Direct detection: The DM-nucleon scattering is induced by the SM Higgs exchanging process in our model, which is calculated in non-relativistic limit. The dominant tree-level diagram is obtained by crossing Fig. 2 (b) which gives (III.6). However, the leptons in in the crossed diagram does not contribute to the direct detection process because there is no valence leptons inside nucleons. Although heavy quark contributions to the parton distribution function of nucleon are suppressed, they can make contribution via Higgs-gluon-gluon triangle diagram. Here we estimate the DM-nucleon scattering cross section following Ref. Cline:2013gha (). Firstly we obtain the following effective Lagrangian by integrating out for non-relativistic momentum transfer,


where and represent the corresponding quark fields and the quark masses respectively, the sum is over all quark flavors, and we neglected higher dimensional operators. The coefficient determines the effective interaction between the quarks and . The corresponding value in our model is


Then the effective -nucleon () interaction can be written down by


where the effective coupling constant is given by


Note that the quark mass is absorbed into the definition of quark mass fraction


The heavy quark contributions are replaced by the gluon contributions by calculating the triangle diagram


From the scale anomaly, the trace of the stress energy tensor is written as Shifman:1978zn ()


From (III.17) and (III.18) we finally obtain


which results in


Here we use the DM-neutron () scattering cross section to consider constraints from direct detection where that of DM-proton case is almost same for Higgs portal interaction. Then the spin independent scattering cross section of the with neutron through the SM Higgs() portal process is obtained to be Cline:2013gha ()


where is the neutron mass, we approximated , and are current density of and total density of DM, and (with ) represents the sum of the contributions of partons to the mass fraction of neutron  Belanger:2013oya (). The scattering cross section imposes a strong constraint on the parameter space relevant to the DM. The constraint from the LUX experiment is the strongest at present with less than (10) cm for DM mass about (10) GeV Akerib:2013tjd (). Notice here that the experimental bound on the direct detection is obtained by assuming that one of the DM components occupies all of the DM components (i.e., ) in the current universe. Otherwise we should multiply the factor for the scattering cross section as can be seen in Eq. (III.21). It suggests that the upper bound from direct detection is relaxed when our is subcomponent of DM, because .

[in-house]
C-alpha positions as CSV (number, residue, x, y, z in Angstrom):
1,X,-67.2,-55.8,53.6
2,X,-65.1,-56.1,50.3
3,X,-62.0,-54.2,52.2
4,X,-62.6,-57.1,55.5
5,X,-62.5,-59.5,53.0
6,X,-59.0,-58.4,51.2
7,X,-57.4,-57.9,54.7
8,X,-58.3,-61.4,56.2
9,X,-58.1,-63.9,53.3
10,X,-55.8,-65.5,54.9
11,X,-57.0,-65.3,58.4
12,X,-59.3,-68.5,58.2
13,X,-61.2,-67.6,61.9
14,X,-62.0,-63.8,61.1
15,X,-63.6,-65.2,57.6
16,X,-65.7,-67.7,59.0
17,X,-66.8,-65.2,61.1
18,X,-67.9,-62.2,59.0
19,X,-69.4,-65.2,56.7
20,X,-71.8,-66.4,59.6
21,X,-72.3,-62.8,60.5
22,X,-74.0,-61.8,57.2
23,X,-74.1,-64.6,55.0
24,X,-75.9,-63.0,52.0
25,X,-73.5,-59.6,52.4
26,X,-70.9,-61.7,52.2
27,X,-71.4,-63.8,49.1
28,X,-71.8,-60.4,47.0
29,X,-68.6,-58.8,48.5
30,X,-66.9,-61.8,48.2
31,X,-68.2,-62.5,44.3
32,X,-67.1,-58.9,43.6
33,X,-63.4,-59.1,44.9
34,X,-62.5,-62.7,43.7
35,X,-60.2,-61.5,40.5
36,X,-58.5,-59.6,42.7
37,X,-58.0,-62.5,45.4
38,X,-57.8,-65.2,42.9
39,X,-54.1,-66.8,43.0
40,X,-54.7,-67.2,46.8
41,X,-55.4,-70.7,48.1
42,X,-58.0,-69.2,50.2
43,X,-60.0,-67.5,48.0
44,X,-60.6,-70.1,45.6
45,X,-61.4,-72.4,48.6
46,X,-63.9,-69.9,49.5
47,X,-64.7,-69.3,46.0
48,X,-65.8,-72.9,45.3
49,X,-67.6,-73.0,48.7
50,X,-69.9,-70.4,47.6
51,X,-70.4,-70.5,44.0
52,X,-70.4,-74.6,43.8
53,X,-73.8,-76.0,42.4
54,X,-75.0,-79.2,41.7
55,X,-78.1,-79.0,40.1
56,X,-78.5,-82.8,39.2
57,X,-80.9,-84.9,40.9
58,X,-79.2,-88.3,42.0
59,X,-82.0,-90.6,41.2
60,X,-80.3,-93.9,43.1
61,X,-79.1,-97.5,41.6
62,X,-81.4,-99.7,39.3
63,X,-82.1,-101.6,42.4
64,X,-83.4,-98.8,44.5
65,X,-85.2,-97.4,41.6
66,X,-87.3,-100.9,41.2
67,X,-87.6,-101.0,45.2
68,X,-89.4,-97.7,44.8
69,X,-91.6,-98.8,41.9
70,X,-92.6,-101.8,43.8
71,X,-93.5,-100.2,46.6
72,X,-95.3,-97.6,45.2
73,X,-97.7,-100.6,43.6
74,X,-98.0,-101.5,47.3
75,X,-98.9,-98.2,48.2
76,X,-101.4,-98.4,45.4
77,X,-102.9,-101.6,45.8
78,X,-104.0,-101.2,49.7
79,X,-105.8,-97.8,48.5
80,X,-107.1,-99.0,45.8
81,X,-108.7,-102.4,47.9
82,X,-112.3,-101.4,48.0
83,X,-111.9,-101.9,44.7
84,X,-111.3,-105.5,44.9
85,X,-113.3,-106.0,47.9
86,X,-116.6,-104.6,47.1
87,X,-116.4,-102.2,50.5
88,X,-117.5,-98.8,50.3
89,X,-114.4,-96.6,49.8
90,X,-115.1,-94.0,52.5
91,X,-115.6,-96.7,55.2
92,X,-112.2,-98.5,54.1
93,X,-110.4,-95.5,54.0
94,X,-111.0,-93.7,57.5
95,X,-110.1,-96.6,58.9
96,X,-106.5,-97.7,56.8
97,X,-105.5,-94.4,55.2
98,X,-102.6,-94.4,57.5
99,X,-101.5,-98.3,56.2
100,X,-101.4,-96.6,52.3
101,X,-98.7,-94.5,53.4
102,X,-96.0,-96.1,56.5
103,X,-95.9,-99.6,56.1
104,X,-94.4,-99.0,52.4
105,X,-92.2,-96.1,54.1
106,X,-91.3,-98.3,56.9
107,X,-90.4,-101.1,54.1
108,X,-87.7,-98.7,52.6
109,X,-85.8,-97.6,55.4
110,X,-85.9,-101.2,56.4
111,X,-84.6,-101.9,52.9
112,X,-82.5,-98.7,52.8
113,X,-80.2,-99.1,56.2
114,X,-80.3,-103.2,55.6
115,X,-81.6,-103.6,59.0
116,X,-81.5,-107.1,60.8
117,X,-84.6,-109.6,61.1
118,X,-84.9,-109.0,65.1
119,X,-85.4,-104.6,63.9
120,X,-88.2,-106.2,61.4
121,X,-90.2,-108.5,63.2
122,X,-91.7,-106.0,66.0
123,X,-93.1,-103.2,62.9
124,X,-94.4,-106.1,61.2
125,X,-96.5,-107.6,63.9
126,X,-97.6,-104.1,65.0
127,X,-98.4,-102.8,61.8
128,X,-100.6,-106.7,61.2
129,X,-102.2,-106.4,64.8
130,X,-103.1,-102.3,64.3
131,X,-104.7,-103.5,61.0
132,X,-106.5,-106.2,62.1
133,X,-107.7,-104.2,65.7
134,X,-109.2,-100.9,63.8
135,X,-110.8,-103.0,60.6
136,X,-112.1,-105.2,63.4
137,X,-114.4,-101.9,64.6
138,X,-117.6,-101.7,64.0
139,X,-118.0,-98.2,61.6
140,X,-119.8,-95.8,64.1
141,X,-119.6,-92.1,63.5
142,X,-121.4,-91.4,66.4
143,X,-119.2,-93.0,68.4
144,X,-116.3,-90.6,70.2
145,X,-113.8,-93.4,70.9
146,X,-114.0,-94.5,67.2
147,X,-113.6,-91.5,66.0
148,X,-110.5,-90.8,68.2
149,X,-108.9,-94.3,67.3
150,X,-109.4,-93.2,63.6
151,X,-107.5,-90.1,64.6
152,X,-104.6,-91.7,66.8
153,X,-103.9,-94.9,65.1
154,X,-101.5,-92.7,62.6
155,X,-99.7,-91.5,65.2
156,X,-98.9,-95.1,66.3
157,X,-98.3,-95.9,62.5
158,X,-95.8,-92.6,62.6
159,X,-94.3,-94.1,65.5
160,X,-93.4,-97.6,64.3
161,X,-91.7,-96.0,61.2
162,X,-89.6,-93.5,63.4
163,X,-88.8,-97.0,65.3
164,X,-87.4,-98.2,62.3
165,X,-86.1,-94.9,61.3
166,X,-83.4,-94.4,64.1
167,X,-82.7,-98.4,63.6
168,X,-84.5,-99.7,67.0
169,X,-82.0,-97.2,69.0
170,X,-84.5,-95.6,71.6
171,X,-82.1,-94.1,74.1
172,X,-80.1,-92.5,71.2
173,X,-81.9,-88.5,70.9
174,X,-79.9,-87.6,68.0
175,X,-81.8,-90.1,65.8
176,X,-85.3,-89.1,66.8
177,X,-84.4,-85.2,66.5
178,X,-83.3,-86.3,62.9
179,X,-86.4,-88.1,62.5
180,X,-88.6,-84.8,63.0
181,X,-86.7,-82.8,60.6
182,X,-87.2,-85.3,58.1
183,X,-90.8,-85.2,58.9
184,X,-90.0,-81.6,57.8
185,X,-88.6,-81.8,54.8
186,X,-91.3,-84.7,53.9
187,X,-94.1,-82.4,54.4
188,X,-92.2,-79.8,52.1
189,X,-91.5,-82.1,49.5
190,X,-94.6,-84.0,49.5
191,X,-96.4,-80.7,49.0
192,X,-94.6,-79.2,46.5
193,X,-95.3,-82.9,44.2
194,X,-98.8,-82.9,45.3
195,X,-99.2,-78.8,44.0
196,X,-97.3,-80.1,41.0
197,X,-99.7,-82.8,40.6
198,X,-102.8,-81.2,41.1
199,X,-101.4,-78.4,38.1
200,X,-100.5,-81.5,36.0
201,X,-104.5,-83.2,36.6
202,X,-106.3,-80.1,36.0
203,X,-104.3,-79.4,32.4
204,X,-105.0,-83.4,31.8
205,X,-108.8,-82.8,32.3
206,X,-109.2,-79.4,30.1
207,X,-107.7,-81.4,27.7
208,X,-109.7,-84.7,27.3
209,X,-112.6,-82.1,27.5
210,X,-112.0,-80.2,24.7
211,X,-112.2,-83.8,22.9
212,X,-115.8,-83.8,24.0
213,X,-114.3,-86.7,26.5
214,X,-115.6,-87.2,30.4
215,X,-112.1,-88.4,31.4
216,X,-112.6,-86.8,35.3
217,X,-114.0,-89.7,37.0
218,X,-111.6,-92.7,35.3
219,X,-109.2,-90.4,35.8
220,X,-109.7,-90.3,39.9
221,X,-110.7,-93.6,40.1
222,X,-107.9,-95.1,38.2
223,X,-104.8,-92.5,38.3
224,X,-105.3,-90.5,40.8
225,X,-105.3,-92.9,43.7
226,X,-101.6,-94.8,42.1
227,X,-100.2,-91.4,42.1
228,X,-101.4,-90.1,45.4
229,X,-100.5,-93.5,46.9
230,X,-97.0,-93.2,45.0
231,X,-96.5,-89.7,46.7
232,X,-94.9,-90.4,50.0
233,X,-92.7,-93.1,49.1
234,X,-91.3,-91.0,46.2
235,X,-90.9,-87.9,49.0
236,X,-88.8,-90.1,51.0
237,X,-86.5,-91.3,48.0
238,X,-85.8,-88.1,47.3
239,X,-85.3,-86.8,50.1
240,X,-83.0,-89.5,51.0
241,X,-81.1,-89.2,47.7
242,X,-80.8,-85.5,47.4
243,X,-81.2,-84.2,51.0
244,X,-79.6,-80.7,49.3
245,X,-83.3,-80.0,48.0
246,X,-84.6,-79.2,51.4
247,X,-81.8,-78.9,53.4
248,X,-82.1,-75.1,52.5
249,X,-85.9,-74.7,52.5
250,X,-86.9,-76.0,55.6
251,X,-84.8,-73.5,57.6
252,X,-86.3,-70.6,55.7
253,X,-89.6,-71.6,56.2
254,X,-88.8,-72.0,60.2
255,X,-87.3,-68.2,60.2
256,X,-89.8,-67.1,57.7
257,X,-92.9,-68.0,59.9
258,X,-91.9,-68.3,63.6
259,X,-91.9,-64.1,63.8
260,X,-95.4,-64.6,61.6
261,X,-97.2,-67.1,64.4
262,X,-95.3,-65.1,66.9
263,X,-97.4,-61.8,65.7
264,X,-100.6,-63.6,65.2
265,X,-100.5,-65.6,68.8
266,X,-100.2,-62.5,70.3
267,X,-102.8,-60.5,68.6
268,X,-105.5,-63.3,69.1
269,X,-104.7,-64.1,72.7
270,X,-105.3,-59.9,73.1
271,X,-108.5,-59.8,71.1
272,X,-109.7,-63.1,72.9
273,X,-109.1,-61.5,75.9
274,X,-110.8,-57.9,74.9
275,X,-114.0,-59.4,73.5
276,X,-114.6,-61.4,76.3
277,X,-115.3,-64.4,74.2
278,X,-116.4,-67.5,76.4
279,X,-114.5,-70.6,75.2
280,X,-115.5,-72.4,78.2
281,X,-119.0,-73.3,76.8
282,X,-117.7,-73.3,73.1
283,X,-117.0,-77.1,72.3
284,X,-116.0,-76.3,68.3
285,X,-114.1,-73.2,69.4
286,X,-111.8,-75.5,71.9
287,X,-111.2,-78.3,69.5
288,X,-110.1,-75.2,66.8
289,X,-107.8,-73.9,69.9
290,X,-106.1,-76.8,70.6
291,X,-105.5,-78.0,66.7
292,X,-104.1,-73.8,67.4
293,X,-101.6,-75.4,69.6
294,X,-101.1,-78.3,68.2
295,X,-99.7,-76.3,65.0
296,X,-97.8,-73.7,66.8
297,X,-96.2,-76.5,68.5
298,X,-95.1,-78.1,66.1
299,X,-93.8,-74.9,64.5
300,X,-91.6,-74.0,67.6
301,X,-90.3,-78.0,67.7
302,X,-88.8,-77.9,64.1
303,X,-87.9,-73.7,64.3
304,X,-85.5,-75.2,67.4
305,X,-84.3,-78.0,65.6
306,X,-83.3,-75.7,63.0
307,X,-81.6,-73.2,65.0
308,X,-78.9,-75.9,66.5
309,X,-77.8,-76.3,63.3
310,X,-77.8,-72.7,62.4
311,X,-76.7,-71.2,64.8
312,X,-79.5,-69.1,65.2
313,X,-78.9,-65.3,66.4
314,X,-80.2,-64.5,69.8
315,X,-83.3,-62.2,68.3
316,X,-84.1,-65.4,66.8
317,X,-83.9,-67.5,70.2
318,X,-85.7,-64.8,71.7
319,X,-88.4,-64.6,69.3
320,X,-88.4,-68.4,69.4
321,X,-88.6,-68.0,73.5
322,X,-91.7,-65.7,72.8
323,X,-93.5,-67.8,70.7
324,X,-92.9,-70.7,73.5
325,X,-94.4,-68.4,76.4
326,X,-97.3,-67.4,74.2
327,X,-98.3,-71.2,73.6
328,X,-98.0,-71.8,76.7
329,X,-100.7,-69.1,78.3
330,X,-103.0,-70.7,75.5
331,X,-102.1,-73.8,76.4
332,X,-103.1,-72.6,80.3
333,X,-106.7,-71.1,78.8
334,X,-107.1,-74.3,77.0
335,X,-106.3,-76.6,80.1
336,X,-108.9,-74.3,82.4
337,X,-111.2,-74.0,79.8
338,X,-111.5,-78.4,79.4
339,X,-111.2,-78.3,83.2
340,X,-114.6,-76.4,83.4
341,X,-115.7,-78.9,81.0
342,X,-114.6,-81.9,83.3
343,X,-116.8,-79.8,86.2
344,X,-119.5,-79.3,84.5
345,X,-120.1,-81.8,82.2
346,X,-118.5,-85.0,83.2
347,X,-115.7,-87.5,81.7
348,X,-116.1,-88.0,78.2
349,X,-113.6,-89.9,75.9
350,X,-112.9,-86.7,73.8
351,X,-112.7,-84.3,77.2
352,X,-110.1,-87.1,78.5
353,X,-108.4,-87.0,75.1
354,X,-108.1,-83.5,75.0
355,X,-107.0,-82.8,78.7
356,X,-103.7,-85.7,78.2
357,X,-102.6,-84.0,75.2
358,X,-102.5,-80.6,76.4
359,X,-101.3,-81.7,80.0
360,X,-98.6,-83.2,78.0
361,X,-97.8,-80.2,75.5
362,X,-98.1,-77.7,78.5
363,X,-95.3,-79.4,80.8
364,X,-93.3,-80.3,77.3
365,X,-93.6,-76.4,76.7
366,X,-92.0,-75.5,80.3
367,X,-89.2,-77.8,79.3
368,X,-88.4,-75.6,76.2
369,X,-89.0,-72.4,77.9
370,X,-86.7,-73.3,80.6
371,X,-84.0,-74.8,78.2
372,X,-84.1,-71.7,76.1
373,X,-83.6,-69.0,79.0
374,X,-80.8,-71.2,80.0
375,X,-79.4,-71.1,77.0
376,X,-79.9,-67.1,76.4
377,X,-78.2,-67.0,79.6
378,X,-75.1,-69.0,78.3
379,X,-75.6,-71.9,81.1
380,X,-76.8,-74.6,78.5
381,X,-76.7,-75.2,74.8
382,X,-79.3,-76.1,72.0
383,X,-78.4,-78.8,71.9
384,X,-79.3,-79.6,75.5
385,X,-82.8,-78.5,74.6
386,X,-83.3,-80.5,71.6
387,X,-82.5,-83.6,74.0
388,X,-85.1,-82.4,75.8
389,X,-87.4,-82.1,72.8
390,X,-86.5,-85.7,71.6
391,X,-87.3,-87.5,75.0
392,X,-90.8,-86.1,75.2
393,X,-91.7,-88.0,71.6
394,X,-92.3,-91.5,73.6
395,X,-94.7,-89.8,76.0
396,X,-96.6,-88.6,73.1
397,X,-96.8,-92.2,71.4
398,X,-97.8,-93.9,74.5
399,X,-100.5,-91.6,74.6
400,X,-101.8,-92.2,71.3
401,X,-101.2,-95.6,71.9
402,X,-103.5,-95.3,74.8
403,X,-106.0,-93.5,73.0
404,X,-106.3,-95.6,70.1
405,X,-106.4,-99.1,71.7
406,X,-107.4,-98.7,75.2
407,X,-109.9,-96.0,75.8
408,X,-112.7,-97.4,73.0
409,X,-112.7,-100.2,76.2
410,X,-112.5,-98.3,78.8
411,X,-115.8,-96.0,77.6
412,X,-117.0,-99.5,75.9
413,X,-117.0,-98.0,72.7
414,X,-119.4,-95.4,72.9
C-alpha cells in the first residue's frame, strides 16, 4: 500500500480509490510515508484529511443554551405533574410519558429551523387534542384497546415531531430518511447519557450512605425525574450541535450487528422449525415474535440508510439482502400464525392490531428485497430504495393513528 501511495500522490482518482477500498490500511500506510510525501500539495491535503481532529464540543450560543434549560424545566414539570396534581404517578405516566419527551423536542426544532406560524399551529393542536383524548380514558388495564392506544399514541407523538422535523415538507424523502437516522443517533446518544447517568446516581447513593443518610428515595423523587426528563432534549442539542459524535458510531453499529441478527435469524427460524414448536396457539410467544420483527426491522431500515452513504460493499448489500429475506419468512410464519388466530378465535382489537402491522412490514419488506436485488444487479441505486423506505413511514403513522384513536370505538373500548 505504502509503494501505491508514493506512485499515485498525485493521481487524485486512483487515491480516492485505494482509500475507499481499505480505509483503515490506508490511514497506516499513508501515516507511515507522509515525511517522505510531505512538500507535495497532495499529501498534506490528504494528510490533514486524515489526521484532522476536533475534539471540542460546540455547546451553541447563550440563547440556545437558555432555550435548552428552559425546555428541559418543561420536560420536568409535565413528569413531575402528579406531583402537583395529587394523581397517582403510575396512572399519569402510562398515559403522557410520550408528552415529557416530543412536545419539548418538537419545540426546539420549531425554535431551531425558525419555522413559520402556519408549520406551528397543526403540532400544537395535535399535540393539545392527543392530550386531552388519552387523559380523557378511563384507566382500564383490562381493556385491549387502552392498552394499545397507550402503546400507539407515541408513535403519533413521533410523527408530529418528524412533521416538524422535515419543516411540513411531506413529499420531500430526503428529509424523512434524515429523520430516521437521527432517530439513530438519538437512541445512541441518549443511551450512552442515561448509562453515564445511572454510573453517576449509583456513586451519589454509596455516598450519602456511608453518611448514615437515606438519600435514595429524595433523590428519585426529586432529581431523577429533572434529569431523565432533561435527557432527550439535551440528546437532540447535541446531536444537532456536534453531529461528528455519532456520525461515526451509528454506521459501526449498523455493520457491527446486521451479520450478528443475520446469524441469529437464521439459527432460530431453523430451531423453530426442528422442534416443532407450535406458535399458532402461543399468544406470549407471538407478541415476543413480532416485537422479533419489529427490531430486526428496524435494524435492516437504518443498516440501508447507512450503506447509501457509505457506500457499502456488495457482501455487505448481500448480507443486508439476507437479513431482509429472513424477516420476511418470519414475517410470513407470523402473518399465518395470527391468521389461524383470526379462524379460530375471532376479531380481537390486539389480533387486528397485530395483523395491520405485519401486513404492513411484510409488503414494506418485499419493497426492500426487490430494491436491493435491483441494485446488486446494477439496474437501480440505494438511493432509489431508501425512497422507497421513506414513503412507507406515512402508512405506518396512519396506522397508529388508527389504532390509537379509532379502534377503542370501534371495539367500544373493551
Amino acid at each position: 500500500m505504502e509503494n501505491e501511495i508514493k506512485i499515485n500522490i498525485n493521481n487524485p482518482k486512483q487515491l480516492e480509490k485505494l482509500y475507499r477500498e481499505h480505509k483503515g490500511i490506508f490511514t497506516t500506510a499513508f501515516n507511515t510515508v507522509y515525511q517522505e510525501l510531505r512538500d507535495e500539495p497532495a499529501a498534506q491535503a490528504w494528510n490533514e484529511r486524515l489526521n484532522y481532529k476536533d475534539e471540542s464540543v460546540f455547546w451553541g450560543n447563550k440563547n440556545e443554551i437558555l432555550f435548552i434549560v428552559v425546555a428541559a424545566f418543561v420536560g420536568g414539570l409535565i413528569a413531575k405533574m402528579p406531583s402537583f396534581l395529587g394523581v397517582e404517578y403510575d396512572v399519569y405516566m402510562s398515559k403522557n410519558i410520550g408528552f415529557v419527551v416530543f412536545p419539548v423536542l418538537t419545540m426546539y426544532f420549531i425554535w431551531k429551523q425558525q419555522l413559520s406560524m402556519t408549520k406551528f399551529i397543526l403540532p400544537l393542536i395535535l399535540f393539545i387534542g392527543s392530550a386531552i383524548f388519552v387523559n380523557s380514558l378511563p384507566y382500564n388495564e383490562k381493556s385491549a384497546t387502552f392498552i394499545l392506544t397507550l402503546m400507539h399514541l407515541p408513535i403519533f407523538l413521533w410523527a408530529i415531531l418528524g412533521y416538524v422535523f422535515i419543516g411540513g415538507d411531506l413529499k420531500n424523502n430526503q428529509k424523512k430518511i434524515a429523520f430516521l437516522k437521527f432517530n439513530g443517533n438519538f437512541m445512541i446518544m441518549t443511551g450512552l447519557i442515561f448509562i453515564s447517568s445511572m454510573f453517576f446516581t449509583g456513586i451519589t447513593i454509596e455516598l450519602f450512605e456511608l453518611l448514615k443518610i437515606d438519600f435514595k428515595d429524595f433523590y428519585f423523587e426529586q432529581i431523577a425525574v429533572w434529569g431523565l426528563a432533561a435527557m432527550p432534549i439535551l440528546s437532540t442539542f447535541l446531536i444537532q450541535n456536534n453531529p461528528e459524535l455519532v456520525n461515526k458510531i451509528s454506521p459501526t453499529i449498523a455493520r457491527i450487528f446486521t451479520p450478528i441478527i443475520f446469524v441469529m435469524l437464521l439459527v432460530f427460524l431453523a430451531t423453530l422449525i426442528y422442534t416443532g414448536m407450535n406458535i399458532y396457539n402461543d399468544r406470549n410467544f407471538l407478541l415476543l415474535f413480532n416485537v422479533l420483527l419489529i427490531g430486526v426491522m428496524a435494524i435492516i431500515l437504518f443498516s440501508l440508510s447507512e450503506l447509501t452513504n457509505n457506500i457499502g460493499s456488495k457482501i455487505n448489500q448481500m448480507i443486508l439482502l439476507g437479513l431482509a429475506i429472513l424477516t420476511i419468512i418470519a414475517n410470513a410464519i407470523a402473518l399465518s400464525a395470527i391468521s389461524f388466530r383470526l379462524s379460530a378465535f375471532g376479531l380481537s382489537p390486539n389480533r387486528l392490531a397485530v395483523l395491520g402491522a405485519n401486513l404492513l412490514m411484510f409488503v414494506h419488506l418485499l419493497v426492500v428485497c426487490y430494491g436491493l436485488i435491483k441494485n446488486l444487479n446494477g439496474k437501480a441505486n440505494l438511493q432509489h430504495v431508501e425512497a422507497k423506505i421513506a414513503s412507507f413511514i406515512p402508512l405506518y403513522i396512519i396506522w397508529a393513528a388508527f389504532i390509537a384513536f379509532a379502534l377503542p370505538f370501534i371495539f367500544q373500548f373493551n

Numerical analysis:

Figure 3: Numerical results: Each of the top-left, top-right, and bottom figure represents the scattering points in terms of (muon and the branching ratio of ), (relic density and the muon ), and (the branching ratio of and relic density).

Now that all of the analytical formulae are derived, we perform numerical analysis and explore the allowed region. We scan the parameters in the ranges:


where denotes DM mass. The ranges are chosen to satisfy perturbativity of , the bound from the charged lepton flavor violation, and also electroweak scale new particles are assumed. The result does not change much even if we enlarge the ranges. Here we assume Yukawa couplings are small when it has index corresponding to electron in order to satisfy constraint from .

We scanned the above regions of parameters randomly to obtain the allowed range of branching ratio and muon , imposing the constraint from dark matter relic density and direct detection experiments. The results are shown in Fig. 3. As we can see in the figure, we can accommodate the excess observed by CMS. In this case, the maximum value of the muon is around , which is smaller than the current discrepancy  bennett (). The relic density is , which is also smaller than the current measurement 0.12 as can be seen in Fig. 3. It is mainly due to the direct detection bound. In order to obtain enough excess of , one has to increase the value of trilinear coupling . On the other hand, the direct detection bound suggests , if cm. To evade the constraint from LUX the DM mass scale should be above 100 TeV, which conflicts with relic density and excess. This leads to the conclusion that cannot be main source of the relic DM.

To explain DM relic abundance we extend the model as minimally as possible. One of the minimal extension to solve this issue is to introduce another gauge singlet boson having the same charge with , which we denote by . Then all the terms of Eq. (III.2) remain in the same form with only the number of terms doubled. For our convenience let us rename two singlet bosons . Then the Lagrangian is simply obtained by replacing, e.g., , , etc. Explicitly the new terms include


where and we neglect for simplicity. We assume so that still remains as a DM candidate. In this case, can play a crucial role in generating the excess , while it need not contribute to the interaction of the direct detection searches. We take the same regions given Eq. (III.22) as our new input parameters except the following,